The show continued with out-of-town favorites Time Cat. The Akron three-piece always plays an intense set and their funky, bluesy, vintage-tinged sound always makes for a wonderful performance to jam out to. The crowd got extra amped up during Boozled, the second to last song in their set, and then singer-guitarist Jeri Sapronetti announced a guest guitarist for their last song, teasing that it was “something special” before the first riffs of David Bowie’s Moonage Daydream started (Jeri’s gold lamé getup for the show suddenly made so much more sense. Between the gold outfits and Bowie covers, I ascended to another plane of existence. Thank you, Time Cat.)

Joose was last. What do I even say about Joose? They’re the all-around all-ages local favorite: funky, hard-hitting, catchy in all the right places, bringing the wildest, most insane crowd to match the wildest, most insane vocalist (a favorite moment from frontman Jack Stauber: “Tell me guys, what’s on everyone’s mind?” Jack crooned to the crowd between songs – “Dolphins!” answered the crowd – “…Yeah that, but I mean collectively”). Notable members of the crowd included – in addition to the pre-existing attendees dressed up in Freakshow-theme – the sudden addition of a man in a pink unicorn onesie and someone who came into the pit in a giant metallic-painted robot costume made of cardboard boxes, which slowly got destroyed over the course of Joose’s set like some sort of crowd-directed performance art. They also played some new material which was extra exciting, but the most amped up the crowd was definitely during the not one, but TWO encores the band played, which were fan favorites Every Day and Drink and Drive.

At the end of the night, venue staff member Elvis Maryshine approached me and asked how I enjoyed it, smiling and describing Toxic Prom as “Basement Transmissions’ own special holiday”. As I was looking at the members of the crowd still lingering around the venue after the show, danced-out but still costumed and smiling and talking and laughing, I believe she hit the nail on the head.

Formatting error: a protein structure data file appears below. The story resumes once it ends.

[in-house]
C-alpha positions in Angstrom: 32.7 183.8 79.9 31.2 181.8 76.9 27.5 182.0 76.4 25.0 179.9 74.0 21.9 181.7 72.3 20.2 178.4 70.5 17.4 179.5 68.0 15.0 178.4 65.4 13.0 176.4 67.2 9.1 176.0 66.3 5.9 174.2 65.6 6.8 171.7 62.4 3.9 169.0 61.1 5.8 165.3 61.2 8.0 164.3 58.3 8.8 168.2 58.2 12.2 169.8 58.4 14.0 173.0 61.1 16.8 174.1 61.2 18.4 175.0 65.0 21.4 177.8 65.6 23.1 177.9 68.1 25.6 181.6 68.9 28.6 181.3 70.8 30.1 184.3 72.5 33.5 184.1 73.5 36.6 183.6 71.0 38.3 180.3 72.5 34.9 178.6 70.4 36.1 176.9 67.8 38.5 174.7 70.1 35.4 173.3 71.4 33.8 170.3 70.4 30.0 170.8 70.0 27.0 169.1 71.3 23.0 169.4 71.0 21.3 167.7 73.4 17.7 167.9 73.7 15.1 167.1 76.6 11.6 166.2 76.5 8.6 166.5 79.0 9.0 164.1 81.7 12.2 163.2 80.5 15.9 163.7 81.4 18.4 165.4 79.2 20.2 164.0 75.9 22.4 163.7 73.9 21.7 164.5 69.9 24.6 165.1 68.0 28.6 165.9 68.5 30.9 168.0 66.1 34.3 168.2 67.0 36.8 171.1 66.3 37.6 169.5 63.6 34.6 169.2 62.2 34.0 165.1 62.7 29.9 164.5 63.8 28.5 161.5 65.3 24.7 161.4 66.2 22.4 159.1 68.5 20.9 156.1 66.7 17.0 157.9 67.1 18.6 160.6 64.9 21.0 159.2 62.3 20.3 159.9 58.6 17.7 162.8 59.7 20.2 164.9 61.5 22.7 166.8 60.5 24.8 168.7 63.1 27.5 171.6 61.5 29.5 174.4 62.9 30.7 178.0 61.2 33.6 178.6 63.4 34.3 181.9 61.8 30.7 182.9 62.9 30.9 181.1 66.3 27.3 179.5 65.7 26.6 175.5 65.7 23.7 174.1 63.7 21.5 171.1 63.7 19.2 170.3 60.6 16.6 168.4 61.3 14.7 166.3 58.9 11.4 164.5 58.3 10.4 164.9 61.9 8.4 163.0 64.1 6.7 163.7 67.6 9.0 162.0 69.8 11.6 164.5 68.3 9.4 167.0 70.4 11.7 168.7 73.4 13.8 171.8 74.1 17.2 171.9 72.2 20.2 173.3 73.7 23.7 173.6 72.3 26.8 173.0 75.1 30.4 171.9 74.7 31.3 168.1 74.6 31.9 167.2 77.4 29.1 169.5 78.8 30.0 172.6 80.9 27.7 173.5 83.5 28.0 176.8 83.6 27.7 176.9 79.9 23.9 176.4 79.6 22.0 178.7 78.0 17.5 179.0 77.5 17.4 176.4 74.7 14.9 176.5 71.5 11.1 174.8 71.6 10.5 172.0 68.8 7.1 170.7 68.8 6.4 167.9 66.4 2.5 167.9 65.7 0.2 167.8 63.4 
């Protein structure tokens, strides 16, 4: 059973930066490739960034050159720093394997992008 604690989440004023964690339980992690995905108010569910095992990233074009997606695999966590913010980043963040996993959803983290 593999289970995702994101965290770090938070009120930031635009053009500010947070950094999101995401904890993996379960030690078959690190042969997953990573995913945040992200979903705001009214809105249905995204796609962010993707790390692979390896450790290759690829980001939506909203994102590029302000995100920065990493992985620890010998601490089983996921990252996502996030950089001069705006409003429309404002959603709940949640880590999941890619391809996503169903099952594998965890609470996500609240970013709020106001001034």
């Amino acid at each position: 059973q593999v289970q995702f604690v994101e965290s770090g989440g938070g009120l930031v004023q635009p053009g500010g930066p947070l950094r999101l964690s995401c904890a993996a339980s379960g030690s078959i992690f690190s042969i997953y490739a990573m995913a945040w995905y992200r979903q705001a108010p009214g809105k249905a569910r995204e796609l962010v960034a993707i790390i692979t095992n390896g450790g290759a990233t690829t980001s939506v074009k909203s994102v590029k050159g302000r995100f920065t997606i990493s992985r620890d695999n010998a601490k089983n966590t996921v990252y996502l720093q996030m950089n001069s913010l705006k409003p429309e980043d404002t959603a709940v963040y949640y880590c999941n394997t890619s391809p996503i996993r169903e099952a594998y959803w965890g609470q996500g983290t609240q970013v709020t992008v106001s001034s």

A huge thank you to all of the photographers who came and especially those who contributed to this article: Jessi Szczesny/JLS Photography, Kyle Myers/Striation Arts, Joshua Arlington/Zack Pude/Julie Celidonia/Captain’s Press.

Carnifex, Rings of Saturn, Lorna Shore, She Must Burn, Amavasya, Obelus and Primal Scream Therapy on March 6th 2017 at Basement Transmissions

On March 6th, Carnifex came through Erie, bringing an insanely high energy line-up and crowd with them. This was definitely one of the most brutal shows I’ve been to, both in regards to the performance of each band that played, and the crowd – quite a few people in the crowd left with some very physical reminders of the pit. The pit also featured some stand-out attendees – on several occasions I witnessed cartwheeling, Sunny D, a man in a kilt, and at one point during Carnifex’s set a (properly removed) prosthetic leg being hoisted above the crowd. Now that’s metal.

Opening the show were Erie natives Primal Scream Therapy, as always bringing their stand-out aesthetic and high-energy presence for a completely flawless set. Check out their YouTube page.

Locals Obelus played to an extremely attentive crowd and completely set the mood for the rest of the show, and I don’t think I saw a single member of the crowd not at very least bobbing along to the music. Their distinctive death metal is offset by hilarious song announcement moments from frontman Logan Emerling – example, “This song is called Cuckholded By Christ. It’s about Jesus fucking your mom while your step-dad watches.” (I may have quoted that incorrectly….but it’s definitely close.) Find them on ReverbNation and YouTube.

The last local band of the night, Amavasya, once again brought progressive metalcore to the stage with incredible flair. Everything about their music and their stage presence is unbelievably intense, and are a band best to be seen to be believed. You can find their debut album Fruition on Spotify and iTunes, and they have a YouTube channel.

Next up were She Must Burn from London, England. Their set was incredibly theatrical and aesthetically pleasing, the entire band cultivating their own look. Setting them apart was their keyboardist and co-vocalist Aimy Miller, mixing soft, airy female vocals with frontman Joseph Sinclair’s black metal vocals for a completely unique sound. She Must Burn’s debut album Grimoire can be found on iTunes and Spotify, and they also have a new music video out for their song Possessed.

Lorna Shore, a deathcore group from New Jersey, were certainly far more low-key in theatrics (and in demeanor: between songs, singer Tom Barber at one point announced to the crowd, “Who else is stoned? Me too!”), but their style of playing and Tom’s vocals are relentless and dizzying, making for one of the hardest sets I’ve ever seen. You can find their new album Flesh Coffin on iTunes and Spotify, and check out their music video for FVNERAL MOON.